Study under review: Cardiovascular disease risk factor responses to a type 2 diabetes care model including nutritional ketosis induced by sustained carbohydrate restriction at 1 year: an open label, non-randomized, controlled study.
A 2017 report from the CDC states that just under 10% of Americans have type 2 diabetes and about 34% have prediabetes. In other words, almost half of the US population has some degree of insulin resistance and the accompanying glucose dysregulation. And things are expected to get worse: both estimates are expected to rise in the U.S. and other developed countries by 2030.
Having diabetes drastically reduces quality of life, both physically and mentally, but it isn’t usually what kills someone. Rather, cardiovascular diseases (CVD) are the leading cause of death in people with type 2 diabetes. That’s because diabetes brings about several strong CVD risk factors, including dyslipidemia, inflammation, and hypertension.
Adherence to lifestyle interventions, including diet, has been associated with both prevention of CVD development and CVD death in people with type 2 diabetes. The American Diabetes Association recommends a lifestyle management approach encompassing education, nutritional therapy, promotion of physical activity, smoking cessation counseling, and psychosocial care. However, the type of nutritional therapy that best manages diabetes remains an area of controversy.
Currently, conventional diabetes management focuses on carbohydrate counting and weight loss, usually through low-glycemic or moderate-carbohydrate diets. However, a growing base of research has supported the use of a non-medical ketogenic diet for facilitating weight loss while helping to regulate blood glucose and insulin levels. A ketogenic diet generally requires a carbohydrate intake of less than 50 grams per day, as shown in Figure 1.
Despite biological plausibility for why a ketogenic diet would benefit people with type 2 diabetes, as well as preliminary clinical trials showing its success in the real-world, acceptance of a ketogenic diet approach has been reluctant. The study under review sought to add to the body of evidence investigating the real-world effects of a ketogenic diet in people with type 2 diabetes.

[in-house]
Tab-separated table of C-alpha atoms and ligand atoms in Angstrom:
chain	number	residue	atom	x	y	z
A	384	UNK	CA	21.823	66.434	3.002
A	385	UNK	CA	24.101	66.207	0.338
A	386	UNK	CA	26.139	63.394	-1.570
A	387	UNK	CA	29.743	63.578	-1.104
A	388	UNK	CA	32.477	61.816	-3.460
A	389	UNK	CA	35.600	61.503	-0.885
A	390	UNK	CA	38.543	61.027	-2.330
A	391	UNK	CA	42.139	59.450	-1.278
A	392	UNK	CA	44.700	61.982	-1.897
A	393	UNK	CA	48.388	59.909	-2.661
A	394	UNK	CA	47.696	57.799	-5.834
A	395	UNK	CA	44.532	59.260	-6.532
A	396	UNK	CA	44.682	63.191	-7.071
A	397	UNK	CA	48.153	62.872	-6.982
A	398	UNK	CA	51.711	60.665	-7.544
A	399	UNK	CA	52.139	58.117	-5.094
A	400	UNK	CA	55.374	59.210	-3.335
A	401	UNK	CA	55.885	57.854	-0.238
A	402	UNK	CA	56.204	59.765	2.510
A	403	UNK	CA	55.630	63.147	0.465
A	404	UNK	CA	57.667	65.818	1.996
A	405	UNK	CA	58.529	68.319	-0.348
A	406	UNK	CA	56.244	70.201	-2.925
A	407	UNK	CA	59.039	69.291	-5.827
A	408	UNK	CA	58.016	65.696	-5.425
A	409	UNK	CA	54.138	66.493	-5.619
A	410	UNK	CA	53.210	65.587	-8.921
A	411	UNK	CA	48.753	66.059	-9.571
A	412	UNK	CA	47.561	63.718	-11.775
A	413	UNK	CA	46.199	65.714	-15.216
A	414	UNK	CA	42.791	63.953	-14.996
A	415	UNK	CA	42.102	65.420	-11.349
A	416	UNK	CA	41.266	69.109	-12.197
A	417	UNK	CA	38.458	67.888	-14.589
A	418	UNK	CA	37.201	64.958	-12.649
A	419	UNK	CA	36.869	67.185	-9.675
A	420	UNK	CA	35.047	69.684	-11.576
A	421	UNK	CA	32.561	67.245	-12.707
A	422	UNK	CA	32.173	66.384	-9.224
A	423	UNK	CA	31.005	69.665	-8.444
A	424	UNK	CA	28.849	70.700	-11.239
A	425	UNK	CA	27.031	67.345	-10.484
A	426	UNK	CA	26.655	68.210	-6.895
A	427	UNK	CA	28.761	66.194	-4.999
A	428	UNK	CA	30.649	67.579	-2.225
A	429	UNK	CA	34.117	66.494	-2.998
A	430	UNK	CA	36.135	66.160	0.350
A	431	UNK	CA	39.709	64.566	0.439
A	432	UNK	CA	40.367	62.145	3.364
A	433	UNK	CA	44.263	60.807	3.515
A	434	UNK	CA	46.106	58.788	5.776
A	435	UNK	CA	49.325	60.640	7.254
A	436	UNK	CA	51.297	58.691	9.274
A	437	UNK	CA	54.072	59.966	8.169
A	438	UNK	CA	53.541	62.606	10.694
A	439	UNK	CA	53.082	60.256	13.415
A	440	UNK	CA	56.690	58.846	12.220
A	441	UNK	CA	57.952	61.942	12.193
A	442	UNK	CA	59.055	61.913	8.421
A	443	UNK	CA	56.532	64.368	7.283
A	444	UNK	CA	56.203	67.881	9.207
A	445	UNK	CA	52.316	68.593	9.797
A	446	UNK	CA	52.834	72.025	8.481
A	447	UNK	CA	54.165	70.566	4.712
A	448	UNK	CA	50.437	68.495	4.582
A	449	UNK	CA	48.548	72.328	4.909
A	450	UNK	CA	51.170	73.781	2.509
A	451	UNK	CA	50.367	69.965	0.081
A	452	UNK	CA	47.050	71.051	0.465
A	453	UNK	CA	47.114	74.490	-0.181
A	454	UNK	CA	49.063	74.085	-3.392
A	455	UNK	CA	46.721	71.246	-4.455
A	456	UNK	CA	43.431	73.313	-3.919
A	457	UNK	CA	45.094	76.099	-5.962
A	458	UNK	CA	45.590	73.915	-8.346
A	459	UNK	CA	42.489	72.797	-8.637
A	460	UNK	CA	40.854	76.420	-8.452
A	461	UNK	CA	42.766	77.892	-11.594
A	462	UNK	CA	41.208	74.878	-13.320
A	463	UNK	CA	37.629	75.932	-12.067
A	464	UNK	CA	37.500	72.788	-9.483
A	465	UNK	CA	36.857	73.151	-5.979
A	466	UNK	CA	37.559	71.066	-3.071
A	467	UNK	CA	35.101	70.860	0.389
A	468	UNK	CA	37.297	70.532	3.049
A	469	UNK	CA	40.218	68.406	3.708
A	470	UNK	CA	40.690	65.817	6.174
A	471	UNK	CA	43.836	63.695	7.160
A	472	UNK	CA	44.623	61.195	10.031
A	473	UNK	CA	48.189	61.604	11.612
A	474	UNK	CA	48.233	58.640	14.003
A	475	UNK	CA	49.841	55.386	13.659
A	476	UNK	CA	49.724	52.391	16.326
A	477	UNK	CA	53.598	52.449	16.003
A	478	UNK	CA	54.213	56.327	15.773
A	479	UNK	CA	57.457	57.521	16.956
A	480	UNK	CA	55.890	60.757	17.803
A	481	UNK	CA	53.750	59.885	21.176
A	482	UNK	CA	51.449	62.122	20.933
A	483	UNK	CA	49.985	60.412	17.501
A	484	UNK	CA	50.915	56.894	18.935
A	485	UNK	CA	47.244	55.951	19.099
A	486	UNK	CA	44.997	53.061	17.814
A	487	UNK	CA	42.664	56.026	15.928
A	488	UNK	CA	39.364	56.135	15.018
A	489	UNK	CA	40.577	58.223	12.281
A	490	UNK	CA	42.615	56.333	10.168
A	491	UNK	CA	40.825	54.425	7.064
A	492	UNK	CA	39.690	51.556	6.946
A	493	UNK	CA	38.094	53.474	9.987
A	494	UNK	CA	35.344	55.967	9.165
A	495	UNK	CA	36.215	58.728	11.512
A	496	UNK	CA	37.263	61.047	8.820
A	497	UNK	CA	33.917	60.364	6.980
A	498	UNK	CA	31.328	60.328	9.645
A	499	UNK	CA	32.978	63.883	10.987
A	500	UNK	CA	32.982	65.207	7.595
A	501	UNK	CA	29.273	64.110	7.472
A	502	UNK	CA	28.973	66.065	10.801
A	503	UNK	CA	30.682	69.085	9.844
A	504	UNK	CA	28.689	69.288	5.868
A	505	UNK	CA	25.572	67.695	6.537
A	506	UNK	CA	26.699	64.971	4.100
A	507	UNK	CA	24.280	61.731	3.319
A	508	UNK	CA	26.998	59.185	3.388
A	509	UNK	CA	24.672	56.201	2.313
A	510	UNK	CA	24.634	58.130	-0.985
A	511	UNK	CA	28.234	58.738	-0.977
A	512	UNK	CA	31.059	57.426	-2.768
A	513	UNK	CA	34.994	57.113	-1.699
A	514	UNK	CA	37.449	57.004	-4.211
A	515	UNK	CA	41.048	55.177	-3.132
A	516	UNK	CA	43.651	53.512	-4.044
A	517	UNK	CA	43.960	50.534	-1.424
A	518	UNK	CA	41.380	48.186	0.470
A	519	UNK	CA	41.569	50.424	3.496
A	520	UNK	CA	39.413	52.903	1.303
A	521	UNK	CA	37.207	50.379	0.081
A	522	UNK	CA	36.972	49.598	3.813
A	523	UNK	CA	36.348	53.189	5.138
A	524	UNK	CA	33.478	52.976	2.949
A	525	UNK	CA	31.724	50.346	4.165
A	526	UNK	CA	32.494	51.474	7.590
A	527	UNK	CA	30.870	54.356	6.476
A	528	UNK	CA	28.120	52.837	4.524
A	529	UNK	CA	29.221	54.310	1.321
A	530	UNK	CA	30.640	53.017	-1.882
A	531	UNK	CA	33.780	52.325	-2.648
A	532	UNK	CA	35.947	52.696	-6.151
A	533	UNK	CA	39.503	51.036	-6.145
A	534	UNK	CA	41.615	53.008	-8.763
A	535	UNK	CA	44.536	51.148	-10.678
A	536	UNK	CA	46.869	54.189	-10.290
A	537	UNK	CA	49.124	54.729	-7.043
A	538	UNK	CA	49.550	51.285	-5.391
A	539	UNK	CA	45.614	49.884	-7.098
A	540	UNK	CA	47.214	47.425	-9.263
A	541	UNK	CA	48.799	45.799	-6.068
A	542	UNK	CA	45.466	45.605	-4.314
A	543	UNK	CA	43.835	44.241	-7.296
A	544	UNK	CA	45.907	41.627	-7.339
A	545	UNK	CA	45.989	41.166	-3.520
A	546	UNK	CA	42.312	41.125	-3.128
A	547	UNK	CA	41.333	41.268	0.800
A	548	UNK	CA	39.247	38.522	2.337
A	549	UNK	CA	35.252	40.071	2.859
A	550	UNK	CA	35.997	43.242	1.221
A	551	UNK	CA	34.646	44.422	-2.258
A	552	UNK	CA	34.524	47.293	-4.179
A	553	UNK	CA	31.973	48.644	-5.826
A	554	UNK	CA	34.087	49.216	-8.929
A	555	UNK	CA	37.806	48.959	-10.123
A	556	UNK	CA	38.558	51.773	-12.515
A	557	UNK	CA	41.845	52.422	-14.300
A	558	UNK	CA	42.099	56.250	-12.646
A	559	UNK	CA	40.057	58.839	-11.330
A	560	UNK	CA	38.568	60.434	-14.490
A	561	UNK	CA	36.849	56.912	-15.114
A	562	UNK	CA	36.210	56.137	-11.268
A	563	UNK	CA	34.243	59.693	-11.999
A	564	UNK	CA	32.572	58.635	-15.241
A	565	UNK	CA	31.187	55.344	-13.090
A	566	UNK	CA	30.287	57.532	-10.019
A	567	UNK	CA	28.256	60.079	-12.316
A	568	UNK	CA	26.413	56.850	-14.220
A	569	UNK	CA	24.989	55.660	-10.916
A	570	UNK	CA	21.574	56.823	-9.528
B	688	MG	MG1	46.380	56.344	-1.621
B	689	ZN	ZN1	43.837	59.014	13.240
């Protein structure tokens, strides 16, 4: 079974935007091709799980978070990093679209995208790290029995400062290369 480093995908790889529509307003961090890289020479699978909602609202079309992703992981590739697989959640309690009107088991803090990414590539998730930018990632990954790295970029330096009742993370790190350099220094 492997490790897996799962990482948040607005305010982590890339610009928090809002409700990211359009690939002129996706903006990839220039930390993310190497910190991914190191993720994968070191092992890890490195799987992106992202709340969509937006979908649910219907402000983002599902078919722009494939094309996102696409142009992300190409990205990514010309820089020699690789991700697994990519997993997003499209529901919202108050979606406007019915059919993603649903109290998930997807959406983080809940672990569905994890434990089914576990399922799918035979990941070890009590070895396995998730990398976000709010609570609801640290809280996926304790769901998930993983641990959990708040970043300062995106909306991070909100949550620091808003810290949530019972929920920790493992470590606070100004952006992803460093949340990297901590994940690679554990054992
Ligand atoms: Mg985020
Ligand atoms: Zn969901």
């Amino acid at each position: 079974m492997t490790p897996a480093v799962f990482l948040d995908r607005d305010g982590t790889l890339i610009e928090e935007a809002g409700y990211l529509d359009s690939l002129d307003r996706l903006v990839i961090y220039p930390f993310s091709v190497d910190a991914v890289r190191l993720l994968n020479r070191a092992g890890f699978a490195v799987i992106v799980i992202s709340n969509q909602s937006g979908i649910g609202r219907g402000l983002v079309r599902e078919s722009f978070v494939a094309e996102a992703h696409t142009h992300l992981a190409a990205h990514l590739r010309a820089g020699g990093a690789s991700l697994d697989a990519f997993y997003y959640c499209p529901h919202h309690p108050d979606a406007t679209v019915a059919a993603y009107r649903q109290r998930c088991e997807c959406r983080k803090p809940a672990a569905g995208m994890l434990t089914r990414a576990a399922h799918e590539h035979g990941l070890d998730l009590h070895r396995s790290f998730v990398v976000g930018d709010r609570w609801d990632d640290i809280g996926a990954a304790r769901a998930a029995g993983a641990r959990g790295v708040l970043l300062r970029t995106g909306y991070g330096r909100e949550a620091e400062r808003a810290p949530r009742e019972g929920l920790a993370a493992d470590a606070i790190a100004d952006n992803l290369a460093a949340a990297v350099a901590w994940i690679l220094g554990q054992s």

Type 2 diabetes affects a significant number of people in developed countries and continues to become more prevalent. Lifestyle interventions focused on weight loss can successfully manage the disease. The diet component of these lifestyle interventions is usually some form of a low-glycemic diet, and growing evidence suggests that a ketogenic diet may be a suitable alternative. The study under review sought to evaluate the effectiveness of a ketogenic diet under real-world conditions in people with type 2 diabetes.
Other Articles in Issue #45 (July 2018)
NERD mini: The International Olympic Committee’s take on what supplements actually work
The IOC released a consensus statement earlier this year chock full of information on dietary supplements. Here, we summarize what they said about which supplements have the best evidence base for athletes.
NERD Mini: The latest skinny on polyunsaturated fats according to the Cochrane Collaboration
Want a very abbreviated summary of a series of recent meta-analyses examining PUFAs’ effects on cardiovascular health? We got you covered
Can vitamin D supplementation during pregnancy improve offspring health?
Vitamin D levels in expecting moms tend to be low worldwide. Supplementing with lower doses of vitamin D while pregnant seems to improve some aspects of their children’s health.
Is timing really everything?
Casein looks like a good candidate for a protein source that slowly releases amino acids into the body to help with overnight muscle building. But does it actually do any more if taken at night?
Aspartame: It’s sweet to eat, but is it a trick or a treat?
While you shouldn’t eat it by the bowl, it hardly affects glycemic control
You are what you eat, right?
This systematic review aimed to explore how some livestock-raising practices could influence human health.
Does the 16:8 fasting diet boost weight loss and health?
This pilot study examined how restricting feeding to eight hours a day every day affects the weight and metabolic health of people with obesity